Posted: August 20, 2012 Filed under: Anglo-Saxon Studies, Digital Humanities, News, Projects and Societies, Research, Visionary Cross | Tags: call for papers, cultural heritage, digital humanities, medieval studies
The twentieth International Medieval Congress, Leeds, 1-4 July 2013
The rise of the Digital Humanities as an international, cross-disciplinary approach to humanistic scholarship presents exciting new challenges and opportunities.
Perhaps one of the most exciting of these is the convergence of interest among textual editors, art historians, archaeologists, museum and library curatorial staff, government agencies, and commercial entities in what can be broadly described as issues in the representation and research of Cultural, Textual, and Material Heritage.
This call is for papers addressing current and future practices and opportunities in this area. What are the interesting projects? What are the interesting technologies, methodologies, and business models? How will this convergence play out in the short and medium term?
Read the rest of this entry »
Posted: October 14, 2010 Filed under: Teaching, Tutorials | Tags: anglo-saxon studies, bibles, medieval studies, students, study tips, Teaching, Tutorials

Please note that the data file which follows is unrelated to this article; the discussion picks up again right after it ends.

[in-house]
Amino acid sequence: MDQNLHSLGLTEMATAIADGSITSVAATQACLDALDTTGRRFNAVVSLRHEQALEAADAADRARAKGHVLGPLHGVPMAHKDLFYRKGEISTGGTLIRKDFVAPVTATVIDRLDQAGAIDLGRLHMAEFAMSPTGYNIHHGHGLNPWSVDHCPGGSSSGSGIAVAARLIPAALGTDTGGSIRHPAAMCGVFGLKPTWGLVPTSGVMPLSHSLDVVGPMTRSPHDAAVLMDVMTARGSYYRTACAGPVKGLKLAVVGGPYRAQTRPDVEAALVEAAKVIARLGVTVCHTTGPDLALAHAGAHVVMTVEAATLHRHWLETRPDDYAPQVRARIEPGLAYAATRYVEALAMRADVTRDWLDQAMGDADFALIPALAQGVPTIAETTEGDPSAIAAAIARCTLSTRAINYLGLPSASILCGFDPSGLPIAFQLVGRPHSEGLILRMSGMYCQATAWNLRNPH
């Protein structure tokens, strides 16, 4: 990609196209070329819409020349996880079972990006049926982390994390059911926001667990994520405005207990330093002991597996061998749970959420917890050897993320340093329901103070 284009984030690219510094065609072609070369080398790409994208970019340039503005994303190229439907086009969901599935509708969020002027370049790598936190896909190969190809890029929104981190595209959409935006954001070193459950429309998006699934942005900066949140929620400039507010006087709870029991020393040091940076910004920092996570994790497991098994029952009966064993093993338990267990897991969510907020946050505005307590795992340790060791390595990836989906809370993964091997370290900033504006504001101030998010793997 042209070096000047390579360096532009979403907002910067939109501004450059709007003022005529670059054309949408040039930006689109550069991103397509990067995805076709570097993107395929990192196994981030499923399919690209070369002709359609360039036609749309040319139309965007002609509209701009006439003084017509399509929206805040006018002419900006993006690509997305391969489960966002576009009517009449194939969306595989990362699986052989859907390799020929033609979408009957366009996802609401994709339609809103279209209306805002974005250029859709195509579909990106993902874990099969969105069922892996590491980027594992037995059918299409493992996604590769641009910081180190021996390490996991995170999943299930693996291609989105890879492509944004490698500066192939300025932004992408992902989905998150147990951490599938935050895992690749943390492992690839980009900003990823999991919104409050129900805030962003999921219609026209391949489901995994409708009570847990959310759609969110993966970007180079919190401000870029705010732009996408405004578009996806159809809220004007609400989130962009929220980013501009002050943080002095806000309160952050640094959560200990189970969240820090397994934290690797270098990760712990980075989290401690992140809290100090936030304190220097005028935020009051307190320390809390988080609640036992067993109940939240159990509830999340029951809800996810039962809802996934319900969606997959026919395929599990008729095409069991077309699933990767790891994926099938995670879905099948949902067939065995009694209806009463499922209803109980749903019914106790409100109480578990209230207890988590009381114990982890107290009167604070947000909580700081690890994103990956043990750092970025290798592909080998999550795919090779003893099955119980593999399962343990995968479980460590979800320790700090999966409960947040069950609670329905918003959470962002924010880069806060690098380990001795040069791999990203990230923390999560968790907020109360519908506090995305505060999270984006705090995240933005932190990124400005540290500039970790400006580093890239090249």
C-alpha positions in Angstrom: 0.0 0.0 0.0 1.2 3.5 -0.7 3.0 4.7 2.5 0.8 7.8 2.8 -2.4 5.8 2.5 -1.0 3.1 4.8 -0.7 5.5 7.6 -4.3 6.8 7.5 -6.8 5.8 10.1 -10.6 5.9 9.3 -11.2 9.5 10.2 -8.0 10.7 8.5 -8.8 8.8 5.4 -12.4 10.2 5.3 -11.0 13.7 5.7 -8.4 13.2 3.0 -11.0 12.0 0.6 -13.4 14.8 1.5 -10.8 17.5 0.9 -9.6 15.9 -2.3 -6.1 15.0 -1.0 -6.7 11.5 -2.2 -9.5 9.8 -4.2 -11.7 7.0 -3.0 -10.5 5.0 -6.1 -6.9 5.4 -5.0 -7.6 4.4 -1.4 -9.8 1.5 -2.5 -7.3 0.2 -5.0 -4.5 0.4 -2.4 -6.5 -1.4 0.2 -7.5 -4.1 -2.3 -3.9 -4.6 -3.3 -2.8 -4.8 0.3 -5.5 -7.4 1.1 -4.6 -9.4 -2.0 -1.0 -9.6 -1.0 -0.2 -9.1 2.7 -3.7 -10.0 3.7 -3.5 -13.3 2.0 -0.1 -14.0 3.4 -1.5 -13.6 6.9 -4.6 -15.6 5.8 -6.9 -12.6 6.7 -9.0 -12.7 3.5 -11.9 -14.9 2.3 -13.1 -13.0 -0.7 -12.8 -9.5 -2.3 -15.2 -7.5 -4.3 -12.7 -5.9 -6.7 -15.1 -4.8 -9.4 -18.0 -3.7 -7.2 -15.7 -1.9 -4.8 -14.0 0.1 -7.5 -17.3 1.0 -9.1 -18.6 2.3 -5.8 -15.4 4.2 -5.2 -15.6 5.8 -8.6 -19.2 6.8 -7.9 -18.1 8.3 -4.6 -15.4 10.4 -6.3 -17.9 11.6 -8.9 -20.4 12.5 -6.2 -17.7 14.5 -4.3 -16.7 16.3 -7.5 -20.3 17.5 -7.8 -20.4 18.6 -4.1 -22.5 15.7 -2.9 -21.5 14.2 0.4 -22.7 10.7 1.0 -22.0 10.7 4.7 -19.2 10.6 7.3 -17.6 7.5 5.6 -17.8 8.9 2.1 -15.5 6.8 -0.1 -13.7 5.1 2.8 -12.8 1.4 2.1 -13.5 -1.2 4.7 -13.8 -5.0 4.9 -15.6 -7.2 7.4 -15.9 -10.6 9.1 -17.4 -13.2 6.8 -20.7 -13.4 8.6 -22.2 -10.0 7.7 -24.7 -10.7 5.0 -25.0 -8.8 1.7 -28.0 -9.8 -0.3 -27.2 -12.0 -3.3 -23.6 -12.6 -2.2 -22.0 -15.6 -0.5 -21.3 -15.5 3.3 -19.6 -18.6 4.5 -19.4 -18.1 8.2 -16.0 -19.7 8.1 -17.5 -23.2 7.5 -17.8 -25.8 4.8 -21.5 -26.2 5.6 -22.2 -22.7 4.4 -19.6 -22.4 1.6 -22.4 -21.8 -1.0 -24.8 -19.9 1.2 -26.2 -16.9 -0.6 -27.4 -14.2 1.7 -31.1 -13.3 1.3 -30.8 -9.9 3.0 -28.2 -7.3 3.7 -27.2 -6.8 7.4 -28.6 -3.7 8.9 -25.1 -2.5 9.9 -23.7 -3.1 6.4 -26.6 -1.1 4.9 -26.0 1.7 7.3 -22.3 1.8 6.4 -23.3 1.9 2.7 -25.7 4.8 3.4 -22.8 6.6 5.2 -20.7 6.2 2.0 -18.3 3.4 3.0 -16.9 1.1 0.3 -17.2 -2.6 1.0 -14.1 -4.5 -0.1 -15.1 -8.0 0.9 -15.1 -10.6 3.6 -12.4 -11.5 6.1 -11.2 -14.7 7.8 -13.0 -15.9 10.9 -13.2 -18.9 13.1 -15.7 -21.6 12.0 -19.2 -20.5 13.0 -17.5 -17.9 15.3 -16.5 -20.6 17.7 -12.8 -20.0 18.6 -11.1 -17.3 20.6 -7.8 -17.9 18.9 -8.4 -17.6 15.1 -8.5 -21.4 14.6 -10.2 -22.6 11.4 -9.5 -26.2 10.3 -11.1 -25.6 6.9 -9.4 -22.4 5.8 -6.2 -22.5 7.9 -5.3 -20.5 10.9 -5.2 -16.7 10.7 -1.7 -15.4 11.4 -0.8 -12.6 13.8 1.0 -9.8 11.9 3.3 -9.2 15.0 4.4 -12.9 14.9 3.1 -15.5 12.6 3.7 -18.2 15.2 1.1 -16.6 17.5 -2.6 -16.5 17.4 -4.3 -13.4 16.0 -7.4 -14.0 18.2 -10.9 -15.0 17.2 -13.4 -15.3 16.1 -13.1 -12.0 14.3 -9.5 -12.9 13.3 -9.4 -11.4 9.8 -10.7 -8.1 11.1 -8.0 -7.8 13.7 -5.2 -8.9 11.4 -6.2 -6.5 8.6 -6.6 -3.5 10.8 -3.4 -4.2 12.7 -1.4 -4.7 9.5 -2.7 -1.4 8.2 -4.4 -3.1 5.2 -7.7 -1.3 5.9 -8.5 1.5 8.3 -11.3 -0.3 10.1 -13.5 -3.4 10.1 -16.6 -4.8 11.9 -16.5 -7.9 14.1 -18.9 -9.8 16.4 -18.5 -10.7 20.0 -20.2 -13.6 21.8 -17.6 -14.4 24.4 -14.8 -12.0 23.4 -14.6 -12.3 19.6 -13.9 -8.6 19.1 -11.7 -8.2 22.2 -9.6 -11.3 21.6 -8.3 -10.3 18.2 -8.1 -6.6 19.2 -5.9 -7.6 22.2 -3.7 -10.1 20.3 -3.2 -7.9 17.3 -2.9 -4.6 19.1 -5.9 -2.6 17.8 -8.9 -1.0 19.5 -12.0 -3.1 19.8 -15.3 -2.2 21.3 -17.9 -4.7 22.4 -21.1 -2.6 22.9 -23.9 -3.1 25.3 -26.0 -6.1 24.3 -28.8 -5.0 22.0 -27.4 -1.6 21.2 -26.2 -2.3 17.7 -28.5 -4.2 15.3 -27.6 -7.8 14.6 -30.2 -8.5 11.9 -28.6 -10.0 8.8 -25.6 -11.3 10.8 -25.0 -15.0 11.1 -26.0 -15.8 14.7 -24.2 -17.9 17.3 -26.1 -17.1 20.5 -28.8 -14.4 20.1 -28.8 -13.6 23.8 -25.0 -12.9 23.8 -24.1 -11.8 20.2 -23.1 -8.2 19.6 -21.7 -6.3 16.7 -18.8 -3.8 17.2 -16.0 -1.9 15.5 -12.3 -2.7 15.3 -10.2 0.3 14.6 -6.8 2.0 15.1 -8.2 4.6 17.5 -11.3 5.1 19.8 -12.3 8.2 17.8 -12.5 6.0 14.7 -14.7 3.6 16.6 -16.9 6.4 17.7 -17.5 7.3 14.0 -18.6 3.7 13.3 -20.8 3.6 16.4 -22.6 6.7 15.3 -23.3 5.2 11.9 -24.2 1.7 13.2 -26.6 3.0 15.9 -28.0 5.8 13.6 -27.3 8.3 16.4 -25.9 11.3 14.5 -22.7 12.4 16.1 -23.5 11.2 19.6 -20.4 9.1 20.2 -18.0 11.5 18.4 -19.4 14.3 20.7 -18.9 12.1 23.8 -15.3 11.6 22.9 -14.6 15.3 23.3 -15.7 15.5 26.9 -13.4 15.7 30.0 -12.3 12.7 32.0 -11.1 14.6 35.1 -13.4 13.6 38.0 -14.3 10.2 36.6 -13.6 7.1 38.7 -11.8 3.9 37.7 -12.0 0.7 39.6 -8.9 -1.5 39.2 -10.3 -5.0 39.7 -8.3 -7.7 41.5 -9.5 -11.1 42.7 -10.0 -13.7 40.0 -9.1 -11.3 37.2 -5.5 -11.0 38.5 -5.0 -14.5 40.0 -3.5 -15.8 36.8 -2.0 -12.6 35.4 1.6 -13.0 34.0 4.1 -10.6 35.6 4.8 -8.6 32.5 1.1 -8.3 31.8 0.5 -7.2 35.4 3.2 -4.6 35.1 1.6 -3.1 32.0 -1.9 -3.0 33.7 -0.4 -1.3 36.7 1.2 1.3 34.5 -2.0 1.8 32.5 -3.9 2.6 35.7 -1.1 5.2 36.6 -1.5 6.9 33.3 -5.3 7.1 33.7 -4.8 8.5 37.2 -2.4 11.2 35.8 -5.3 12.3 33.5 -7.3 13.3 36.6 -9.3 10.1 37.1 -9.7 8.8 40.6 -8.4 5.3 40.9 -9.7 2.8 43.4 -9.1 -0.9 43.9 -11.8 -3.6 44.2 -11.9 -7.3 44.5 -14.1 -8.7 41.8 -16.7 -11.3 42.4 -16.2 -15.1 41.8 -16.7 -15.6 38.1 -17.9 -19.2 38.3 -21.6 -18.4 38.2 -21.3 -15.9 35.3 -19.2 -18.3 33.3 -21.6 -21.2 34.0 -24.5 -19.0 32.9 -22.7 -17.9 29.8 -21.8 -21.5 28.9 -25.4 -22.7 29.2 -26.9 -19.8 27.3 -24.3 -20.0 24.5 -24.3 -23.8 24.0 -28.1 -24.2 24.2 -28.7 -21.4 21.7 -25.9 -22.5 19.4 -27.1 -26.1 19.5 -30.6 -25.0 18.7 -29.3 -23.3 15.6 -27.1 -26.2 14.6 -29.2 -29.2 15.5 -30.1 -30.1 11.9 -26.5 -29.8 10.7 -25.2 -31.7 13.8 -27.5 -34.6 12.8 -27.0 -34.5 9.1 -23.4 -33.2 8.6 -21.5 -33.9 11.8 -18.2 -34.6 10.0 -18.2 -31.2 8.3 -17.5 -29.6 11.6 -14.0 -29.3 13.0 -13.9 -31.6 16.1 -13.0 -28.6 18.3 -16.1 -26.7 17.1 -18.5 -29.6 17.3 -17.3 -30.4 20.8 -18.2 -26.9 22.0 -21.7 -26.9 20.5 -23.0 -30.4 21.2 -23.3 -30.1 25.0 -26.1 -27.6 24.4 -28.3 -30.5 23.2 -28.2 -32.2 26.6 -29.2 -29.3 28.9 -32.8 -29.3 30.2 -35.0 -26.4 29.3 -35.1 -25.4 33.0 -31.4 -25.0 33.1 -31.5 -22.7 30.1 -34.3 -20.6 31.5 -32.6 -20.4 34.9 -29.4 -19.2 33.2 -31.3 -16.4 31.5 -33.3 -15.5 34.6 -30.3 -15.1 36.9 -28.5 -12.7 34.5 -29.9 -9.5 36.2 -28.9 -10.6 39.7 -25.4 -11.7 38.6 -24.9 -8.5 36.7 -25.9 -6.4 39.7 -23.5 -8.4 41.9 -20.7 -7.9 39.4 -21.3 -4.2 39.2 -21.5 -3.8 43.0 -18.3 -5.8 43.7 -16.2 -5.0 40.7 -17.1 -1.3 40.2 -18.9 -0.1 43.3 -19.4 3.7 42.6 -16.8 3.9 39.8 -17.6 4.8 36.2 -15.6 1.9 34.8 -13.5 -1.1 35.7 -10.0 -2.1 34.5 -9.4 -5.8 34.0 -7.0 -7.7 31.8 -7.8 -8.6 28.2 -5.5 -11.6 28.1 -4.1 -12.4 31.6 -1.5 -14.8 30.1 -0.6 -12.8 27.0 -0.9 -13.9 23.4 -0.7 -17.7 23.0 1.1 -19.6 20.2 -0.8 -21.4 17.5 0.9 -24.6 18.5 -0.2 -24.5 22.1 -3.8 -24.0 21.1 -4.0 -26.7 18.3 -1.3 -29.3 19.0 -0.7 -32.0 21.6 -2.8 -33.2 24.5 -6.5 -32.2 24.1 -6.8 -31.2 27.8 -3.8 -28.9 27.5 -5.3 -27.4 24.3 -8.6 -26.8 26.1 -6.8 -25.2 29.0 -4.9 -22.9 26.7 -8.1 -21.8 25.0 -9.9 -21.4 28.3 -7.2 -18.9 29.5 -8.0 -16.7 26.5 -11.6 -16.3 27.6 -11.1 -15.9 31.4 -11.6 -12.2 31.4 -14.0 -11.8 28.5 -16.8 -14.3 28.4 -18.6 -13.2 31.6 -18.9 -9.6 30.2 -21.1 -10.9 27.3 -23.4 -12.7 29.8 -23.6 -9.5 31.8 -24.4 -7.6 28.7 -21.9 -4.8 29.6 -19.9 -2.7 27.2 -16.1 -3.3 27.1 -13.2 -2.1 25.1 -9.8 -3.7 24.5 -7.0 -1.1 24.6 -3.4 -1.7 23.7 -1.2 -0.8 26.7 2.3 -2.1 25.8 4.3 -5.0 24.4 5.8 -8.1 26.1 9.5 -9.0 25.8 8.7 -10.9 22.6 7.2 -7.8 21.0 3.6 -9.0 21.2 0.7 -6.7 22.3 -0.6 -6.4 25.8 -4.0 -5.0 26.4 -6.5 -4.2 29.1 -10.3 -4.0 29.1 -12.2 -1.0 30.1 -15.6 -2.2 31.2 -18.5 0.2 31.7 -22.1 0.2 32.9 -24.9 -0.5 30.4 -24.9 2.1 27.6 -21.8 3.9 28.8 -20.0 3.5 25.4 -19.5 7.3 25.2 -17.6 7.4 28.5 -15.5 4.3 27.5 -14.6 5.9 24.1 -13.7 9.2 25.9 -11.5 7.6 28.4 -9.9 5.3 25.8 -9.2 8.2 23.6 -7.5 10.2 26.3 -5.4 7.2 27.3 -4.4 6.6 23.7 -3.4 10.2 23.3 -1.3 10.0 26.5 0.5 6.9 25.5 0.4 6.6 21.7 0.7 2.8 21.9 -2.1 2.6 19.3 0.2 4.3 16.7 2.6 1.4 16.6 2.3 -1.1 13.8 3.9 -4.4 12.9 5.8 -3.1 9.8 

Many contemporary students do not know the bible particularly well. This can be because they come from non-religious families, or families whose religious background is not Judeo-Christian. But even many students from quite religious, Christian or Jewish backgrounds find their knowledge of the bible to be less good than they might wish for literary study.
A student once gave me a great tip for those who feel you don’t know the bible well enough to recognise allusions to the major stories from the Old and New Testaments: buy a children’s bible. Read the rest of this entry »
Posted: September 18, 2008 Filed under: Language and Linguistics, Medieval Studies, Old English, Teaching, Tutorials | Tags: anglo-saxon studies, insular script, manuscripts, medieval studies, old english, palaeography, runes, students, study tips, Teaching, Tutorials
Old English texts were copied in manuscripts by scribes. These scribes used an alphabet based on the Latin alphabet, but with some native additions and occasionally runes… Read the rest of this entry »
Posted: September 18, 2008 Filed under: Language and Linguistics, Medieval Studies, Old English, Teaching, Tutorials | Tags: anglo-saxon studies, grammar, linguistics, medieval studies, morphology, old english, students, study tips, syntax, Teaching, Tutorials